National Geographic has put it on their list of “25 Places You Must See Before Your Die” and UNESCO made it a World Heritage Site in 1985. It is the iconic image of Jordan and the main tourist attraction for the country. From the time I first saw a National Geographic article on it as a teenager I had wanted to see Petra.
Arriving the evening before allowed me to get a early start so I could beat the crowds but it is a tradeoff because the light at 7:30 or 8 in the morning is not the best for photos… the sun is not high enough in the sky to enter the canyon. However, I did escape the Chinese and German tours and tomorrow I will visit later in the morning to take advantage of the change in light.
The entrance to Petra is through a narrow limestone gorge called the “Siq” (the shaft) and I can honestly say that it was one of the most beautiful walks I have ever taken. The forms, colors and textures were fascinating and the play of light filtering into the canyon from different angles made for an ever changing panorama. I could have stayed for hours and hours just looking at the canyon at different time of the day.
As one comes to the end of the Siq your first sight of Petra is the Al-Khazneh (The Treasury) which is the quintessential image for the ruins. It is what we are all familiar with from movies and photos. A poet described Petra as “a rose red city half as old as time” and the first glimpse of The Treasury made me believe it was true.
Possibly as early as 312 BC this was the capital of the Nabataean empire which stretched from Arabia to the Levant. A creative outward looking people they built a capital at the crossroads of the caravan routes and controlled the area until the Romans in AD 106. The Nabataean ruins we see are of royal tombs carved from the sandstone and the remains of Roman temples and public spaces.
The valley is a natural amphitheater with the surrounding cliffs carved with tombs and temples. I walked the valley along the Roman road and I marveled (as I always do) at what these ancient cultures accomplished without the benefit of power tools and gasoline powered engines. The delicate carvings, the stone columns, and huge blocks of stone…I continue to ask myself, how was this accomplished?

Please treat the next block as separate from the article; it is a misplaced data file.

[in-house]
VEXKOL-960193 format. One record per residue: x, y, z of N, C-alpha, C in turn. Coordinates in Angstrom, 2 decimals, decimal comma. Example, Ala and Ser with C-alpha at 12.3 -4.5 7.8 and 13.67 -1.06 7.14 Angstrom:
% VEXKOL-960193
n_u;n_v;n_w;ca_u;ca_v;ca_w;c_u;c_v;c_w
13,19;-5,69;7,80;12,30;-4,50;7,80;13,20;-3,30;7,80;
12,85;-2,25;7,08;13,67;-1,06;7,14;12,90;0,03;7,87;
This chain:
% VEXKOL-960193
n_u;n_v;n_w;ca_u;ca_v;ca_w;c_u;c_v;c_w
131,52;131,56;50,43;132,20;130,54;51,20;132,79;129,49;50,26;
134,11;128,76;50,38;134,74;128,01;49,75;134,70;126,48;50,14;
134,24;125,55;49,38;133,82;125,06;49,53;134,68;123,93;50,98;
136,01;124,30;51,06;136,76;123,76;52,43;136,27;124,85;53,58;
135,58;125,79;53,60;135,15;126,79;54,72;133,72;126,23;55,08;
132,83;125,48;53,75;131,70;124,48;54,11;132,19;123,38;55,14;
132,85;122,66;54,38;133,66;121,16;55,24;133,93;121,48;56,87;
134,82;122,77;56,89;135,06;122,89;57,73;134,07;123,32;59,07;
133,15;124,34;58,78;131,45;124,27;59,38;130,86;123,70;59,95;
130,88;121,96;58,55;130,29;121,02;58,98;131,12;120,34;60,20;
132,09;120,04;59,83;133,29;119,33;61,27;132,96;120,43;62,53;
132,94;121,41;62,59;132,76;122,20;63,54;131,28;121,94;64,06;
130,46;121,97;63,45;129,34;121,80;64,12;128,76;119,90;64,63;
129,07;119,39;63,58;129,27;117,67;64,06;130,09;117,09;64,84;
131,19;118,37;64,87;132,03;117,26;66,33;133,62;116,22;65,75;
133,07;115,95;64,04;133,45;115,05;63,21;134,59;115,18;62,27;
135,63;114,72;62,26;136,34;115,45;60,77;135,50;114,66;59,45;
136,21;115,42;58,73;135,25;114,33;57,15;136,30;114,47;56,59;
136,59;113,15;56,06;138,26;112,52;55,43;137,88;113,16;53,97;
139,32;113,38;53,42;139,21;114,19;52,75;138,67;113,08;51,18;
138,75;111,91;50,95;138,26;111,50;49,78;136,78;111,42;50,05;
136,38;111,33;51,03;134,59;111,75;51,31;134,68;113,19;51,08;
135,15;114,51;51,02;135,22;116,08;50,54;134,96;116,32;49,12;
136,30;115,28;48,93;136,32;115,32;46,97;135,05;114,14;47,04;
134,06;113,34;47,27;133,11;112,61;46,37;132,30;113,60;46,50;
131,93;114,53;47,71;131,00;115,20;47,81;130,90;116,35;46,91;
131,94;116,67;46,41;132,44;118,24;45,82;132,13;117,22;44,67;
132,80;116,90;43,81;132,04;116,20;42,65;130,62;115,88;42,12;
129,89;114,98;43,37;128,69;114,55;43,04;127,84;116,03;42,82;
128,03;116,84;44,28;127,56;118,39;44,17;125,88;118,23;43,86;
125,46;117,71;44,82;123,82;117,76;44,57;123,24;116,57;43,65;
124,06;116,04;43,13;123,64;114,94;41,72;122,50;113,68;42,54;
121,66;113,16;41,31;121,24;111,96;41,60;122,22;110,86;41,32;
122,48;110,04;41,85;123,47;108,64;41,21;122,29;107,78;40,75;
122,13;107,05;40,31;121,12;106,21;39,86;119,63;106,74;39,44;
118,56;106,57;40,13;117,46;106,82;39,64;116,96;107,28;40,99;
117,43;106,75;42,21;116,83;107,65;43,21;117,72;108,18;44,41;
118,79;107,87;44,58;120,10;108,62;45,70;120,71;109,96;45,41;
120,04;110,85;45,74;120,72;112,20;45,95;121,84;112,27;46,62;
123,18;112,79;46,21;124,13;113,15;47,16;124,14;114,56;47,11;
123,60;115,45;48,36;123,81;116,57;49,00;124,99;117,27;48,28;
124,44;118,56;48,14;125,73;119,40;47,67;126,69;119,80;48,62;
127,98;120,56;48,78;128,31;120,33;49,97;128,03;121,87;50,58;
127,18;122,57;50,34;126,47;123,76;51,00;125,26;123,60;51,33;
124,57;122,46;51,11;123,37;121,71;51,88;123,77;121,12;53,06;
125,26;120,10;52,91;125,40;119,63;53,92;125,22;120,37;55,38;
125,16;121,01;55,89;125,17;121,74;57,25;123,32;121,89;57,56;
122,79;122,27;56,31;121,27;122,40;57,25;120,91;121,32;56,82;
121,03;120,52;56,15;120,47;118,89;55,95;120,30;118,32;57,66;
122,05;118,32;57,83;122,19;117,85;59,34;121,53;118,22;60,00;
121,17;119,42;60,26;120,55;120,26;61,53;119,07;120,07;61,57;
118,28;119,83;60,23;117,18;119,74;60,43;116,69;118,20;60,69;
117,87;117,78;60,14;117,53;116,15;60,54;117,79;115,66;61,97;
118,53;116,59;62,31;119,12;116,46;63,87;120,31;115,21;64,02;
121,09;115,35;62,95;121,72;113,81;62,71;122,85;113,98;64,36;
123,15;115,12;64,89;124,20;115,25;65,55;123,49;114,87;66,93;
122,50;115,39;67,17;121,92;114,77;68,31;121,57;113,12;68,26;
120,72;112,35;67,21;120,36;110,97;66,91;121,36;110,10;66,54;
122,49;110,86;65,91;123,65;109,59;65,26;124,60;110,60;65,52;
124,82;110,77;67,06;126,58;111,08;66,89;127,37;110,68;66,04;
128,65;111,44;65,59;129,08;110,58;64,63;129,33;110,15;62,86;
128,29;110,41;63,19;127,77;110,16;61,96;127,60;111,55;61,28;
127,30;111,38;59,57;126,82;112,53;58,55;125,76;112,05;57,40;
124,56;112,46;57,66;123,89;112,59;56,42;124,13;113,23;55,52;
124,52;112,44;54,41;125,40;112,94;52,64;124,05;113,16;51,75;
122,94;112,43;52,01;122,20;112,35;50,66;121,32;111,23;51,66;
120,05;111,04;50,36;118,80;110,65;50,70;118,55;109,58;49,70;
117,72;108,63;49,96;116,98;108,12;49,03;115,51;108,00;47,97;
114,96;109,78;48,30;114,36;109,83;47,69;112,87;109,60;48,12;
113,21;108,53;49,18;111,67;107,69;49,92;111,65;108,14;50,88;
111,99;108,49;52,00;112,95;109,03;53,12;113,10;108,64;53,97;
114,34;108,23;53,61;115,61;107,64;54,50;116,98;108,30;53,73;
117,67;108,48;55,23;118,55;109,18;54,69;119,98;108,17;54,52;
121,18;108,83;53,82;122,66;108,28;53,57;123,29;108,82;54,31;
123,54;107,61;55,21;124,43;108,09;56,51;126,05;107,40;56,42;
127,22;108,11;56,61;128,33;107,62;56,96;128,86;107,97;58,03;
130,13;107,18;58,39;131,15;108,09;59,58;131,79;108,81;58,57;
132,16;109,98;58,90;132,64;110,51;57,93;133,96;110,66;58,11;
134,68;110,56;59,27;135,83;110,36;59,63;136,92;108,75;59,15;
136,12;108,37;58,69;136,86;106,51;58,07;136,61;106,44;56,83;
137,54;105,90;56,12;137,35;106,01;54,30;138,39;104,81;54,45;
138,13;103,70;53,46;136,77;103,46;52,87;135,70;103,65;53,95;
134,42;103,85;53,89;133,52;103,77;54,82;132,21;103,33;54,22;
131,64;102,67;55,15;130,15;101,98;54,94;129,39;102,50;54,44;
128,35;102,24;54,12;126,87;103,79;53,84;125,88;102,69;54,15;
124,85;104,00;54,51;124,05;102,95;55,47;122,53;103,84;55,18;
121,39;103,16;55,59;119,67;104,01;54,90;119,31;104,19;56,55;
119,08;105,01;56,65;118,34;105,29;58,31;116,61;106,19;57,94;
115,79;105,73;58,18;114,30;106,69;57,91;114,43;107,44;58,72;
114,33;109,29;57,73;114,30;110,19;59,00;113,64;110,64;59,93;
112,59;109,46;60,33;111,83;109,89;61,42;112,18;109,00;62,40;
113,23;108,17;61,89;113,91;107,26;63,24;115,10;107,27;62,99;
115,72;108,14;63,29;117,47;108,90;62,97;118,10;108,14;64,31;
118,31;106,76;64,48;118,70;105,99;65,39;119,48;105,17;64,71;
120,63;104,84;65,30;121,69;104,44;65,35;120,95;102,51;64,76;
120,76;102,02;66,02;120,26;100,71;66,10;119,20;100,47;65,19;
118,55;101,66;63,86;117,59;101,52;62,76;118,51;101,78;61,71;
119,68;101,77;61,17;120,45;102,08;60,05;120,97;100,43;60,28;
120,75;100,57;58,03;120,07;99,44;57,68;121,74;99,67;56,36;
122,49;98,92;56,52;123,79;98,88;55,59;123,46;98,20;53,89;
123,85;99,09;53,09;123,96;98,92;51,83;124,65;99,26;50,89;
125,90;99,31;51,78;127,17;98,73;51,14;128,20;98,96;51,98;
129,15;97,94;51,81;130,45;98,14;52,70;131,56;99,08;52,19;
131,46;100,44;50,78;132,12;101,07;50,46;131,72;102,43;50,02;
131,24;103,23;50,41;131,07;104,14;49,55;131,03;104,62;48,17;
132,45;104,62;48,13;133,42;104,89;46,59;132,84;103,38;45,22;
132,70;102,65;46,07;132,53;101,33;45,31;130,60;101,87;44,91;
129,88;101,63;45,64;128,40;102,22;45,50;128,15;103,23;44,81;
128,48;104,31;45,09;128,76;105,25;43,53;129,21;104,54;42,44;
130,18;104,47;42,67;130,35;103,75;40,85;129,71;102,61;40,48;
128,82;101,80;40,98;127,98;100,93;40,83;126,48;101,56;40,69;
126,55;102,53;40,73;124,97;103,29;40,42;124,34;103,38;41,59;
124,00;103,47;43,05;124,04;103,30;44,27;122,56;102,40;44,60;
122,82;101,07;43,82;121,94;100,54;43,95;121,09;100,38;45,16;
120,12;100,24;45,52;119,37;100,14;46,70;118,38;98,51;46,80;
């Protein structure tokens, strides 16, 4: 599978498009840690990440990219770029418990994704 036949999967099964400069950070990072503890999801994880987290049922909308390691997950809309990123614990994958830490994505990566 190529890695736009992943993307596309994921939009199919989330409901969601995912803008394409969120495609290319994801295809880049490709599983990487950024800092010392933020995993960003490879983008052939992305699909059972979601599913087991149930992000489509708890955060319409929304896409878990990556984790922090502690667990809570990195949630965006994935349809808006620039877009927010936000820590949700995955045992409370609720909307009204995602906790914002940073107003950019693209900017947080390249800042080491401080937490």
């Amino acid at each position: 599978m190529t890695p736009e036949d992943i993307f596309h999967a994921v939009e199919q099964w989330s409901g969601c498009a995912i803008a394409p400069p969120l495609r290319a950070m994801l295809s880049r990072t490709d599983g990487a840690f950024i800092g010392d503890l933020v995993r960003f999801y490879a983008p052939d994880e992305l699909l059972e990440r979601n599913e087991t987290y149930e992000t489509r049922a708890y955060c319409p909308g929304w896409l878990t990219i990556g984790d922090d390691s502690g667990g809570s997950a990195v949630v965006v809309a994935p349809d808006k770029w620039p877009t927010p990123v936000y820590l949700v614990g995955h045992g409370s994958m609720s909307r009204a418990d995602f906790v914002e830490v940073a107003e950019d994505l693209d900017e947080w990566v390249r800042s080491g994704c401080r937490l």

I walked from tomb to temple climbing from the valley floor up the sides of the cliffs where there were beautiful vista of the valley and the surrounding hills. I looked down on the groups of camel and donkey drivers trying to get a fare. In the morning they want to take you up to the monastery, a tomb high in the hills about a 40 minute walk for the fit, and in the afternoon when the tourist are hot and weary they offer rides back to the beginning of the Siq. They are persistent and sometimes annoying but eventually get the message if you’re not going to bite for the ride. As everything in the Middle East all the prices are negotiable….haggle!
I took two days for my visit which allowed me to go in to the Siq at different times of the day for photos. I could also take the time to just sit and observe the Bedouins as they worked the tourist. They had some amazing approaches to inducing you to buy whatever goods or services they were peddling. One young man walked up to me with post cards and when I said no he replied come on “make my day… I didn’t!